Yesterday I received a great deal of confusing questions about Publicize, a PR startup for (very) early stage startups by former VentureBeat writer Conrad Egusa, following a writeup about them on TechCrunch.
Not long after, there was an outcry over PressFarm, a site that for $9 a month would let you request and see the email, bio and Twitter handle of "journalists to write about your startup." This led to TechCrunch publicizing their reporters' emails. A few months ago, PressFriendly launched their own quasi-DIY platform for PR.
It's a market created by bad players in an industry charging $5,000 to $25,000 a month for middle to no results for what--in some cases--is sending the same email to 100 people and hoping someone covers it. It's a public relations market that makes total sense but is at present impossible to totally automate, as the core product in all of these cases is media coverage, which is not a process you can casually take part in unless you have something everyone already wants such as Apple's iPhone.
I spoke at length with Egusa--at times critically--to learn more about Publicize. For $500 a month they'll draft a release with you and reporters they know, then pitch it to reporters and hope to score you an "exclusive" (In other words, this one person can write about it.) about your launch, or product. What isn't immediately clear is what happens afterward. The truth? Egusa has simply found a way to create a bootstrapped PR firm where he has learned a lot about being an actual reporter. (OK, Egusa's title may have been "contributor," but he wrote a great deal for VentureBeat versus a few guest posts here and there.) It wasn't immediately obvious what the follow-on process is post-launch. But at present, Egusa sells Publicize's services at $500 a month, month-to-month.
The truth is, Egusa's model is more toward an actual agency than a PR startup in the realm of PressFriendly. And PressFarm is, essentially, a contact database (and an out-of-date one, too--as proven by their inclusion of reporters that are now no longer reporting, such sa J.J. Colao of Forbes who moved on to make the boutique agency Haymaker).
So you're a new company and you want press. Here are seven things to ask before you make your choice.
1. Why do you want PR?
Is it for downloads? Direct downloads of your app? Then you may want to use pay-per-install Facebook ads. They'll be more economical and direct than PR. Do you want to make your company look bigger, or show investors you're for real? Then you want people to write about you. Don't just get PR because you think it's the thing to have. Great media can drive traffic. But if traffic is ultimately not guaranteed in even the biggest outlets.
2. No PR startup is truly automated.
PressFriendly educates you on how to pitch, and who to pitch, and hopefully when to pitch too. Depending on the plan you use, they'll give you direct consultancy with a PR guru of their choice (I am not one of them). You will, in the end, have to pitch. Publicize.co will do most of this for you--but you still have to put in your time and energy into making it the right launch.
3. Does the person or agency get it? And are they the ones you're working with?
You sit down in the boardroom with the potential PR agency. They're very nice-looking. They say cool things--things you want to hear--but do they understand what you're doing? Are they feeding your ego or telling you things that show that they know and love what you're doing? If you ask them more complex questions about the product and the industry, do they answer specifically or generally? If they don't, they're not for you. You want a PR agency that gets you, and your product.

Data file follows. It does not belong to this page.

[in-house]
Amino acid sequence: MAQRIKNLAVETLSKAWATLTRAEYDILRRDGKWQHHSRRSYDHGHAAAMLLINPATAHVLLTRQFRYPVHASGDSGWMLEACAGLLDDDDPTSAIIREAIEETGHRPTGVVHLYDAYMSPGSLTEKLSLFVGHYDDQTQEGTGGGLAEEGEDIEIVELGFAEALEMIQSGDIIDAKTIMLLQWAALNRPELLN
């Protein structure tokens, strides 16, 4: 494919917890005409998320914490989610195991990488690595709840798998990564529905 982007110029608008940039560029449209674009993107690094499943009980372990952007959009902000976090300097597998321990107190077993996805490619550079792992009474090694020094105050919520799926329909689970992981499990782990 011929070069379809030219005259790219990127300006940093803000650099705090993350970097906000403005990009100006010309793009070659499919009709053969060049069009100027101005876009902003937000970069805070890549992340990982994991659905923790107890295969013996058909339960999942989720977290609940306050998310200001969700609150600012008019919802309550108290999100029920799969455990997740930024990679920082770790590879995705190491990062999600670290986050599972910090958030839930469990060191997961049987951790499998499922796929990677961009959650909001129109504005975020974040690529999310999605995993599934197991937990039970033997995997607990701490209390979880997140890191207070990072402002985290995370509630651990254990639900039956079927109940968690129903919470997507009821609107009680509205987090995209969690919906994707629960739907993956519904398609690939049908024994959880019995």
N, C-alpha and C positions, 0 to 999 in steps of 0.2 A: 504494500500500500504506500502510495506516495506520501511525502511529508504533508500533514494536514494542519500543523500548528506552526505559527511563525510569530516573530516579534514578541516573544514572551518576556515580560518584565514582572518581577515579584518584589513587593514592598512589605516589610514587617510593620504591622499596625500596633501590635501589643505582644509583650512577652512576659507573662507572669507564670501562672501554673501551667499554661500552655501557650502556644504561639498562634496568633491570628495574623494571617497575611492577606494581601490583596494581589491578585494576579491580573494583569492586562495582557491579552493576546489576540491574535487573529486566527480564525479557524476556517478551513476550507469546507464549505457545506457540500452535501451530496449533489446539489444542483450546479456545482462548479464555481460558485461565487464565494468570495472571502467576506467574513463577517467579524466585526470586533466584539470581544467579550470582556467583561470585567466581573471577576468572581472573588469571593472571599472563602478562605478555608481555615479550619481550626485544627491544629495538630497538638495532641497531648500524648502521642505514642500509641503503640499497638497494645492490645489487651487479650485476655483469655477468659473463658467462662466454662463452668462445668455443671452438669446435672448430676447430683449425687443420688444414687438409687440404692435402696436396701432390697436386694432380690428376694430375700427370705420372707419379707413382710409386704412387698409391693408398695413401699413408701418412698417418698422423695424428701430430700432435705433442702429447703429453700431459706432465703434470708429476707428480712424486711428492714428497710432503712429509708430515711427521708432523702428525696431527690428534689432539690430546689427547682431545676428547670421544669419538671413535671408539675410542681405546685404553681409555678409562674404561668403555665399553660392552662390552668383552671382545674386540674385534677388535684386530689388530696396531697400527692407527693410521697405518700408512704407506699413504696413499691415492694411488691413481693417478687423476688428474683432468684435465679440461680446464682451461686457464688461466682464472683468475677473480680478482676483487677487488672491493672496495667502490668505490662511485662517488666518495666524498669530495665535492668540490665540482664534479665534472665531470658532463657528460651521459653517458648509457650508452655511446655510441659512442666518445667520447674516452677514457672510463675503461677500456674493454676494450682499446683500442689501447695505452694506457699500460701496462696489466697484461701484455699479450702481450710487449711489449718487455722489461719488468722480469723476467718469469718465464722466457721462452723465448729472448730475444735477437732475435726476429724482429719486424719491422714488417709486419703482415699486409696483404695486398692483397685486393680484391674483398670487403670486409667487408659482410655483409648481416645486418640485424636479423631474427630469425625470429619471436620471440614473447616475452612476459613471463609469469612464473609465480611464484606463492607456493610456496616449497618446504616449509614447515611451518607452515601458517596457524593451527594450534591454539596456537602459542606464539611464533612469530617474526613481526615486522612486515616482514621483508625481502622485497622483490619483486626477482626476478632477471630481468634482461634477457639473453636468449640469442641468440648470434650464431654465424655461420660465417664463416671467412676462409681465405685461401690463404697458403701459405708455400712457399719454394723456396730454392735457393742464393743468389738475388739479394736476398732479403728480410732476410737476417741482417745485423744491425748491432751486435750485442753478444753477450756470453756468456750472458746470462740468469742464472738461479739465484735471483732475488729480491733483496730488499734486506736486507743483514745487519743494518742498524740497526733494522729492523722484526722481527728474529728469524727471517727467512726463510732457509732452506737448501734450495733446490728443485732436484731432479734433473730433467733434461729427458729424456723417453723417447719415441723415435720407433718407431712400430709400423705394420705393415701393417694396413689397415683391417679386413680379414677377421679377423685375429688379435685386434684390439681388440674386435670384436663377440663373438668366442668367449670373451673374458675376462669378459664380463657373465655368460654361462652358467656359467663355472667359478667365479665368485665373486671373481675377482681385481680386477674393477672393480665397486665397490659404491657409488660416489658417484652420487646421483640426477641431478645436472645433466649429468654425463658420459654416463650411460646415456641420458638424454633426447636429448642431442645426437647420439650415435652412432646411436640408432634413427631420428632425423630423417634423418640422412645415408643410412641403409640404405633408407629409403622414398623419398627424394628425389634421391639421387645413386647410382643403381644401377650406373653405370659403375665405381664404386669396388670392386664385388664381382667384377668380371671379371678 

4. If you hire an agency, do they actually get results?
Case studies have become the classic sales tool--a glossy powerpoint saying, "We got these pieces!" The best advice I have is to ask them to show you real links or articles, from the last six months at latest. Get the real links. See if these are the kind of things that you'd want. Furthermore, someone getting press just for a funding announcement (say, an investment of $2.5 million) is easier to get than a feature story. It is quality AND quantity you're searching for.
5. Does this company want YOUR business or just ANY business?
Ask why they want to work with you. Get a specific answer. And be happy with it. If you walk away not really understanding the answer to why beyond, "we really like money, it's great," or, "your story is important," that's not enough. If they are not excited about talking about you guys beyond the check clearing, that's a poisonous experience waiting to happen.
6. Make sure the team that presents is the team that represents.
The most common bait-and-switch I've heard of in PR is the very nice sales team you meet and the eventual team you get of younger, lower-level people. If you want to get through this, be blunt: Ask who they are. Ask to speak to them separately. And ask for their results. If you can do this, you can skim out the bad players, but also potentially hire the best team in the world. Be picky. It's your money.
7. If you don't have the time to spend, don't do it alone.
Initially it seems like a great idea to do your own PR. For the launch it may even make sense: Just get the word out and hope for the best. In the end, you should at least get some help, even if it's from a simple DIY company to help knock out some dents.
Overall PR can cost you a great deal of money and completely change your business for the better. It can also burn a thousand-to-a hundred thousand dollar hole in your pocket.